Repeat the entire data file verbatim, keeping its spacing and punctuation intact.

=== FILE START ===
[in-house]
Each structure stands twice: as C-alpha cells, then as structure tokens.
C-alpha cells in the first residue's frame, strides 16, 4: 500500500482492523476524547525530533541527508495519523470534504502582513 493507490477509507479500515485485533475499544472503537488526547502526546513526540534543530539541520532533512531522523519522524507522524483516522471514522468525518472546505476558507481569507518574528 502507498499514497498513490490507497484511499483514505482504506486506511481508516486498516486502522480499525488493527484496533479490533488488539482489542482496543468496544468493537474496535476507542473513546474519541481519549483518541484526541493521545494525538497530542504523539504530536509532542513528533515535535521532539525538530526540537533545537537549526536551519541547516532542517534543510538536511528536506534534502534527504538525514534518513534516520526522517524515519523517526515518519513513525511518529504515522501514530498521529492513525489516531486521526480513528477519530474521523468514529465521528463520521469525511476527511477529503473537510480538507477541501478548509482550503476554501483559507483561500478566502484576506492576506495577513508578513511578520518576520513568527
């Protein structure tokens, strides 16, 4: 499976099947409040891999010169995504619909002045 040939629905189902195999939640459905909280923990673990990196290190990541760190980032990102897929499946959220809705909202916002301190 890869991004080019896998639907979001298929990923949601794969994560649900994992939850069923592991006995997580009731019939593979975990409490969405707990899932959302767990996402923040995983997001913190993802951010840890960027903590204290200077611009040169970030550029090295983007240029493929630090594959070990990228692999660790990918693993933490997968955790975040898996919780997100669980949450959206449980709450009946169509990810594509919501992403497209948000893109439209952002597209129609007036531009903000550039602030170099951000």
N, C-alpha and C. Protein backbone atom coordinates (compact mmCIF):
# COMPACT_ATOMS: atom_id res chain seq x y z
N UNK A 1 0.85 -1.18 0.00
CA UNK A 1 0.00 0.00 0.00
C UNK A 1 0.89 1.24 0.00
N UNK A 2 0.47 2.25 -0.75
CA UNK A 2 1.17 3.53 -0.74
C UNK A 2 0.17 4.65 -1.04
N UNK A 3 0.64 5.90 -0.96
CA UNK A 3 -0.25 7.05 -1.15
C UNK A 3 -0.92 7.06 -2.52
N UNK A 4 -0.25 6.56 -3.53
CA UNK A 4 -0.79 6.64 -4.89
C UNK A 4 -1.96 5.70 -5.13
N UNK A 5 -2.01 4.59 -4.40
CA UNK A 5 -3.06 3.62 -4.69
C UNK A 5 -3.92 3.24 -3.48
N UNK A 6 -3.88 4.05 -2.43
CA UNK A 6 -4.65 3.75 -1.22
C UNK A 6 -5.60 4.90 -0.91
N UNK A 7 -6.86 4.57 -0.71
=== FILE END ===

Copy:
[in-house]
Each structure stands twice: as C-alpha cells, then as structure tokens.
C-alpha cells in the first residue's frame, strides 16, 4: 500500500482492523476524547525530533541527508495519523470534504502582513 493507490477509507479500515485485533475499544472503537488526547502526546513526540534543530539541520532533512531522523519522524507522524483516522471514522468525518472546505476558507481569507518574528 502507498499514497498513490490507497484511499483514505482504506486506511481508516486498516486502522480499525488493527484496533479490533488488539482489542482496543468496544468493537474496535476507542473513546474519541481519549483518541484526541493521545494525538497530542504523539504530536509532542513528533515535535521532539525538530526540537533545537537549526536551519541547516532542517534543510538536511528536506534534502534527504538525514534518513534516520526522517524515519523517526515518519513513525511518529504515522501514530498521529492513525489516531486521526480513528477519530474521523468514529465521528463520521469525511476527511477529503473537510480538507477541501478548509482550503476554501483559507483561500478566502484576506492576506495577513508578513511578520518576520513568527
């Protein structure tokens, strides 16, 4: 499976099947409040891999010169995504619909002045 040939629905189902195999939640459905909280923990673990990196290190990541760190980032990102897929499946959220809705909202916002301190 890869991004080019896998639907979001298929990923949601794969994560649900994992939850069923592991006995997580009731019939593979975990409490969405707990899932959302767990996402923040995983997001913190993802951010840890960027903590204290200077611009040169970030550029090295983007240029493929630090594959070990990228692999660790990918693993933490997968955790975040898996919780997100669980949450959206449980709450009946169509990810594509919501992403497209948000893109439209952002597209129609007036531009903000550039602030170099951000």
N, C-alpha and C. Protein backbone atom coordinates (compact mmCIF):
# COMPACT_ATOMS: atom_id res chain seq x y z
N UNK A 1 0.85 -1.18 0.00
CA UNK A 1 0.00 0.00 0.00
C UNK A 1 0.89 1.24 0.00
N UNK A 2 0.47 2.25 -0.75
CA UNK A 2 1.17 3.53 -0.74
C UNK A 2 0.17 4.65 -1.04
N UNK A 3 0.64 5.90 -0.96
CA UNK A 3 -0.25 7.05 -1.15
C UNK A 3 -0.92 7.06 -2.52
N UNK A 4 -0.25 6.56 -3.53
CA UNK A 4 -0.79 6.64 -4.89
C UNK A 4 -1.96 5.70 -5.13
N UNK A 5 -2.01 4.59 -4.40
CA UNK A 5 -3.06 3.62 -4.69
C UNK A 5 -3.92 3.24 -3.48
N UNK A 6 -3.88 4.05 -2.43
CA UNK A 6 -4.65 3.75 -1.22
C UNK A 6 -5.60 4.90 -0.91
N UNK A 7 -6.86 4.57 -0.71